I am boldly unapologetic that the listing of “Sex and the City” on Indian television introduced the word “sex” to my dictionary. As a South Asian born and raised in India in the 90s, I confess, I learned more about sex-ed from television than from biology lessons in school. Opening up the Indian economy and allowing the private networks to broadcast popular dramas on Indian television ensured that there was uncensored access to international television and pop culture in the late 1990s, which impacted many of the social and cultural lives of many.
Between the Sex and the City (SATC) re-runs and Gossip Girl (GG) broadcast, the country grew up parallelly to me. I found myself face to face with my sexual needs and subsequently unanswered questions while consuming sexually explicit content on television. Meghna Talwar, a filmmaker, resonates with thoughts on initial curiosity brought about by these shows, “I must’ve been 14–16 when SATC would play on the TV, and I’d be curious, but I would change the channel quickly because the TV was shared between my family and me. I could only get to it later when I was in college.”
By the late noughts, most of the 90s kids in the Indian metro cities had some access to the television and/or the internet, and thus, we found ourselves exposed to sex on television. For the first time ever, we had access to a visual stream of unabashed sexually explicit content in the limited light of the characters we fondly watched. Samantha Jones being outgoing about her sexual life with one and all; Blair and Chuck being toxic to each other in the name of sexual chemistry; Serena getting slut-shamed — It was all there for us to consume.
While the access may have meant opening up the discourse about our sexual needs and curiosities, the side effect it bore lasts to this day. Suppose sex was introduced to us through a diet of TV shows such as Sex and the City, Californication and Gossip Girl. In that case, the question begets, how did it impact our sexual lives and well-being and what kind of sexual activities were these television shows portraying to begin with?
“I had very negative and fuzzy connotations about sex because of SATC. The fact that I was a virgin when I watched didn’t help either. I really thought of sex as a great revelation or something for which you need to have special powers or only a certain type of persona can have the best or the most amazing sex. All of which is untrue. Sex is the most natural thing, and there are no parameters to achieve sexual greatness. Also, sex is not the same for everyone. And men are really not that great at having sex.” confesses Aradhna Abbot*, an artist from India, recalling the influence SATC had on her personal life.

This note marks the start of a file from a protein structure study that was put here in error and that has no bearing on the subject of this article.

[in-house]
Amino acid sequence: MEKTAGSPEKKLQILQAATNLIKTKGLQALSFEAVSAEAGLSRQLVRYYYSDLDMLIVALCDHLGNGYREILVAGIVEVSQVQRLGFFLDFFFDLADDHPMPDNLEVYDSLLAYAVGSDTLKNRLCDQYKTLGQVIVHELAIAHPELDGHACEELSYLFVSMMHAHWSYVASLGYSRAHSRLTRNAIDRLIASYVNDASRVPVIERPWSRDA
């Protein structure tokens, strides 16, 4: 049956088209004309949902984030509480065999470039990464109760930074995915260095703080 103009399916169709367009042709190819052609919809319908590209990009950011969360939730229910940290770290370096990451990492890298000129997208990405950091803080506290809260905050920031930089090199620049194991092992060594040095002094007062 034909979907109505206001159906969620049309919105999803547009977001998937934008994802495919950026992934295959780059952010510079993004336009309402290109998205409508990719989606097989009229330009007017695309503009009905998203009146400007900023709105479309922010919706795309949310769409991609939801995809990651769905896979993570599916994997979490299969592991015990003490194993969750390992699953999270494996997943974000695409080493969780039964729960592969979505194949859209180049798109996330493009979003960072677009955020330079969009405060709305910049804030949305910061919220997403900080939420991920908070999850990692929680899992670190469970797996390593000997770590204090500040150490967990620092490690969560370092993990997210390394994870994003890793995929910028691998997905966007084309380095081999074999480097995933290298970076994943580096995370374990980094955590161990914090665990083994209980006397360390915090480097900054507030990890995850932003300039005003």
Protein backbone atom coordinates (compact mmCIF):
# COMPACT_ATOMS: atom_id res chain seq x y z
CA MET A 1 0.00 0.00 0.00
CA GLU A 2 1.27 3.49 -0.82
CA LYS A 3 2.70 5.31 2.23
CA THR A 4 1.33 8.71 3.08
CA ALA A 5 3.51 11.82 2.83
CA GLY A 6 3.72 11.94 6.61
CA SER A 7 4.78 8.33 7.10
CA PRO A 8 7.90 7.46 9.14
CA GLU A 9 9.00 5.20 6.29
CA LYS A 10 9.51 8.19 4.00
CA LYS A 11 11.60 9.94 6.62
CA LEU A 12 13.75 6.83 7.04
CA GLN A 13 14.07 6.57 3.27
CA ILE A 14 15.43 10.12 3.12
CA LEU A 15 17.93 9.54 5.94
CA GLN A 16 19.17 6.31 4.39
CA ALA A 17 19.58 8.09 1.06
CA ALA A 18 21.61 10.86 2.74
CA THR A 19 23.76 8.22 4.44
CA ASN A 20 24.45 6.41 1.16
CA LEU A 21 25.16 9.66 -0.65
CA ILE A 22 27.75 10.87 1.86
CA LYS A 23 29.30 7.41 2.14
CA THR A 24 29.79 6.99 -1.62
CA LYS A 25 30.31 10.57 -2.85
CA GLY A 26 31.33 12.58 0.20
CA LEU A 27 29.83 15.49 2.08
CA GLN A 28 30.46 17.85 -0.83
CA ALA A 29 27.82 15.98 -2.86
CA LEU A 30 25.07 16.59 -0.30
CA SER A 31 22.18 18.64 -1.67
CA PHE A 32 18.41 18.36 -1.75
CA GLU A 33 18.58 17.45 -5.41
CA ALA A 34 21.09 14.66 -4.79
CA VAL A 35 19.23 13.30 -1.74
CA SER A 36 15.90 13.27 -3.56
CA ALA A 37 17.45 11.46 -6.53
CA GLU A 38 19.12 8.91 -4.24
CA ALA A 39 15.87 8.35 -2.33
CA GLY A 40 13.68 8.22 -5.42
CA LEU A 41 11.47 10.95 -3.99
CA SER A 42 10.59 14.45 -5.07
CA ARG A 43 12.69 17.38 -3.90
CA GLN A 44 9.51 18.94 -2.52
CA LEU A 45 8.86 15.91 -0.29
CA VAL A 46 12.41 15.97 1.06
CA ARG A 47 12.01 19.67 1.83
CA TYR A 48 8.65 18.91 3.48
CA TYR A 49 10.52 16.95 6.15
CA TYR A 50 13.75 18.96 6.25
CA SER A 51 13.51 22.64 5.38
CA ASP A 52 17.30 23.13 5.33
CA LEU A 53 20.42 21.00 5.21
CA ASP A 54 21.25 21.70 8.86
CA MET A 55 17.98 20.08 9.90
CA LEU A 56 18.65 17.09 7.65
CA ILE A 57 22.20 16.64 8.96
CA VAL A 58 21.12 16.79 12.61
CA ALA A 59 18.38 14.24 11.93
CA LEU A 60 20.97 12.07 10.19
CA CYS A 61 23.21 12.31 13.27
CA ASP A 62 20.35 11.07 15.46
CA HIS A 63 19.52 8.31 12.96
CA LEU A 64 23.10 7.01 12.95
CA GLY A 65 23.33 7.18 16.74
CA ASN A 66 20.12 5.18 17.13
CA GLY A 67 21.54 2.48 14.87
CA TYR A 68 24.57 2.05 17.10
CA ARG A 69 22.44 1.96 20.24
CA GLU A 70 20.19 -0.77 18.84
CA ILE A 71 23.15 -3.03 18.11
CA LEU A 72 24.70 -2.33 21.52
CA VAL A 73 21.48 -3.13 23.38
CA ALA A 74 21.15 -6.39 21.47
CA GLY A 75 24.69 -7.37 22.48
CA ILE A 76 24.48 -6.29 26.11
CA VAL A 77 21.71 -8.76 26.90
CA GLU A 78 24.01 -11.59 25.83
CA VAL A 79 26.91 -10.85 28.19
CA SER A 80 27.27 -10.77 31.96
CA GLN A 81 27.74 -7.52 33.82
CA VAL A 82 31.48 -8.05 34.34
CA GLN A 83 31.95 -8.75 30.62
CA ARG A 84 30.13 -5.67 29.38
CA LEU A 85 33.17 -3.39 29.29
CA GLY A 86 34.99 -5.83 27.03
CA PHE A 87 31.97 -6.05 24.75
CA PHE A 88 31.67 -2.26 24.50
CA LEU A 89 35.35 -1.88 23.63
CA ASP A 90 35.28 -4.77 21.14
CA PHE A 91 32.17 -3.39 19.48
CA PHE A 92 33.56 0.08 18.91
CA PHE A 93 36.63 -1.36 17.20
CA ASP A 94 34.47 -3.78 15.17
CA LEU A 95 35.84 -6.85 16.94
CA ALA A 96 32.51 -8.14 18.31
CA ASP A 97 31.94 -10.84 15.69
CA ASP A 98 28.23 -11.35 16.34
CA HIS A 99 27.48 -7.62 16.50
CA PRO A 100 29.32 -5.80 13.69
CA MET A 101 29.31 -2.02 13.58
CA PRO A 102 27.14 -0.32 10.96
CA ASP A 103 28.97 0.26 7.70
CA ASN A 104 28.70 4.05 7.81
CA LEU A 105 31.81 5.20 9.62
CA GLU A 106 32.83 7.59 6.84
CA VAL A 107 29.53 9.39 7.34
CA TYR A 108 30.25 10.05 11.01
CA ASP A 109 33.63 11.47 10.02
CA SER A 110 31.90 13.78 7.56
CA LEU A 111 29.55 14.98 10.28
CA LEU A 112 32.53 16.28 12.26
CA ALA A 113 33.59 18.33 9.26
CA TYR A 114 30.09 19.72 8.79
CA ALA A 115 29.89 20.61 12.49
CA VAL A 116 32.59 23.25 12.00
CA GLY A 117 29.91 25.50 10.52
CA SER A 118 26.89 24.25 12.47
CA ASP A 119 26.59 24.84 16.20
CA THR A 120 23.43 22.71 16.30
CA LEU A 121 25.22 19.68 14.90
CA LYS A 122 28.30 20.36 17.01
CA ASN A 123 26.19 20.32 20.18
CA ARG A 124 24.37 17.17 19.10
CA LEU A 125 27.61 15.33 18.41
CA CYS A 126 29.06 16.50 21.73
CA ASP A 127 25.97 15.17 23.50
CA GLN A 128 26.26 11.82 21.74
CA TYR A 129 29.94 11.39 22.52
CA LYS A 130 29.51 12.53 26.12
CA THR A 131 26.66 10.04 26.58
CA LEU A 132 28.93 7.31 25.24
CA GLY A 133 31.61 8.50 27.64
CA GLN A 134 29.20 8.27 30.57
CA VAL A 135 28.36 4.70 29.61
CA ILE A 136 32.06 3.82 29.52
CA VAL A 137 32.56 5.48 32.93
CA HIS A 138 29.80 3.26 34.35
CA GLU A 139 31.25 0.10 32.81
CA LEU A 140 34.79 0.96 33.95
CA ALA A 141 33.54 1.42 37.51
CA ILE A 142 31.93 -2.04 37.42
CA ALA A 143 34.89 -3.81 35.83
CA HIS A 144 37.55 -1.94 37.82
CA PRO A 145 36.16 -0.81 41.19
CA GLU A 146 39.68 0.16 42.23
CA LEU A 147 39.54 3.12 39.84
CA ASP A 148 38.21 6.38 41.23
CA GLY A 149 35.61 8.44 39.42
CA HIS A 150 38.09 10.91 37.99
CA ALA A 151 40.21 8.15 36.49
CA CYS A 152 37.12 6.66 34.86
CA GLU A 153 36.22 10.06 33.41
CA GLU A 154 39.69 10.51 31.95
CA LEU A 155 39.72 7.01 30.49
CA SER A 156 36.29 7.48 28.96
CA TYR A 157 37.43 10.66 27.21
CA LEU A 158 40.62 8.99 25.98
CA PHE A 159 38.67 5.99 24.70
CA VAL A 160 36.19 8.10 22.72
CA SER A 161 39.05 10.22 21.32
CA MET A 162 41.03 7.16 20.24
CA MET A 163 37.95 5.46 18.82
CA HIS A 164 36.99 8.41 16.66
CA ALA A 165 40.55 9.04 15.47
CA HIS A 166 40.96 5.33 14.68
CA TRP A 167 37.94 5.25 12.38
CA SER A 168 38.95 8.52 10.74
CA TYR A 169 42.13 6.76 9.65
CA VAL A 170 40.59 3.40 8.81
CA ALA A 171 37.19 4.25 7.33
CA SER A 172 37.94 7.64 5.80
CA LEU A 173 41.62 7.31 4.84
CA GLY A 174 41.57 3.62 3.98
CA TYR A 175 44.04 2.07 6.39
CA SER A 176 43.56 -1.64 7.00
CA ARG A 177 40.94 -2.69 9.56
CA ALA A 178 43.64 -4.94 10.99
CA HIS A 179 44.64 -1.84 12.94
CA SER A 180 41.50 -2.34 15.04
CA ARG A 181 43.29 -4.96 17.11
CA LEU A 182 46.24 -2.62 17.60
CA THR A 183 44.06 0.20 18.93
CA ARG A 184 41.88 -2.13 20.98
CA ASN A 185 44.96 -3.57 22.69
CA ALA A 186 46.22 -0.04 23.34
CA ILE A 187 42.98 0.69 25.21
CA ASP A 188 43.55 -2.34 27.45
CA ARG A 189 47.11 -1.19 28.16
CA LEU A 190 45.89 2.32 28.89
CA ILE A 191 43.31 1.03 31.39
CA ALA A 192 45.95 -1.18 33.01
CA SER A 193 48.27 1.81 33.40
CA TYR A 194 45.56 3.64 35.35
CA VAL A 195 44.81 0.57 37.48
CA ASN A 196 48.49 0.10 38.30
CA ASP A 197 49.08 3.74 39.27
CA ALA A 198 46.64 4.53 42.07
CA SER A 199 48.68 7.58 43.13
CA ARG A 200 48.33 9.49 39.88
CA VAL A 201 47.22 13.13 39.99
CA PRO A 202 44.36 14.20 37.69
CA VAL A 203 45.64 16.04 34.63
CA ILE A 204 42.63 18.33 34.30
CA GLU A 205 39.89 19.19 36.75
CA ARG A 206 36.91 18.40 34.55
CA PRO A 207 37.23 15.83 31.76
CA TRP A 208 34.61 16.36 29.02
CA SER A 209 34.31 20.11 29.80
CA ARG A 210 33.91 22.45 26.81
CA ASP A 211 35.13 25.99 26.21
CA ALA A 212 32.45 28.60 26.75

Most of the popular dramas in the 90s and 00s highlighted sex and the surrounding discourse with painfully obvious limitations — people of colour were fetishized (black men are well endowed?); women achieved orgasms with penetrative sex alone (faster than cooking instant noodles); there was token representation of the LGBTQIA+ community, and the individuals who identified as disabled were absent. Even visibly clean family sitcoms like Modern Family hesitated to show any visuals of the lead gay characters in intimate moments on screen.
The sex on television was in fact, regressive, especially throughout the 90s and the early 00s. With shows like The OC impacting the discourse on sex among teenagers, most of these dramas included highly choreographed visuals of characters in missionary with moaning sounds and orgasms achieved together without things being messy or out of place. Being sexually inactive or highlighting your fears was considered prudish (think Summer not being able to tell Seth she’s a virgin for the fear of being considered uncool and Samantha shaming Charlotte for being resistant towards anal sex with her partner).
Aiswarya, a doctoral candidate from India in Scotland, revisits her experience of growing up with Gossip Girl and the optics of the show, “I think I always knew I was watching a highly aestheticized and exaggerated soap about rich, white, straight people. What’s funny about Gossip Girl’s approach to sex, in particular, was how easy, neat, and efficient things were. I mean, there were pregnancy scares, but for the most everyone found it unusually easy to hook up. No issues with performance, protection, timing, place, mutual comprehension, etc. Quite far from reality!”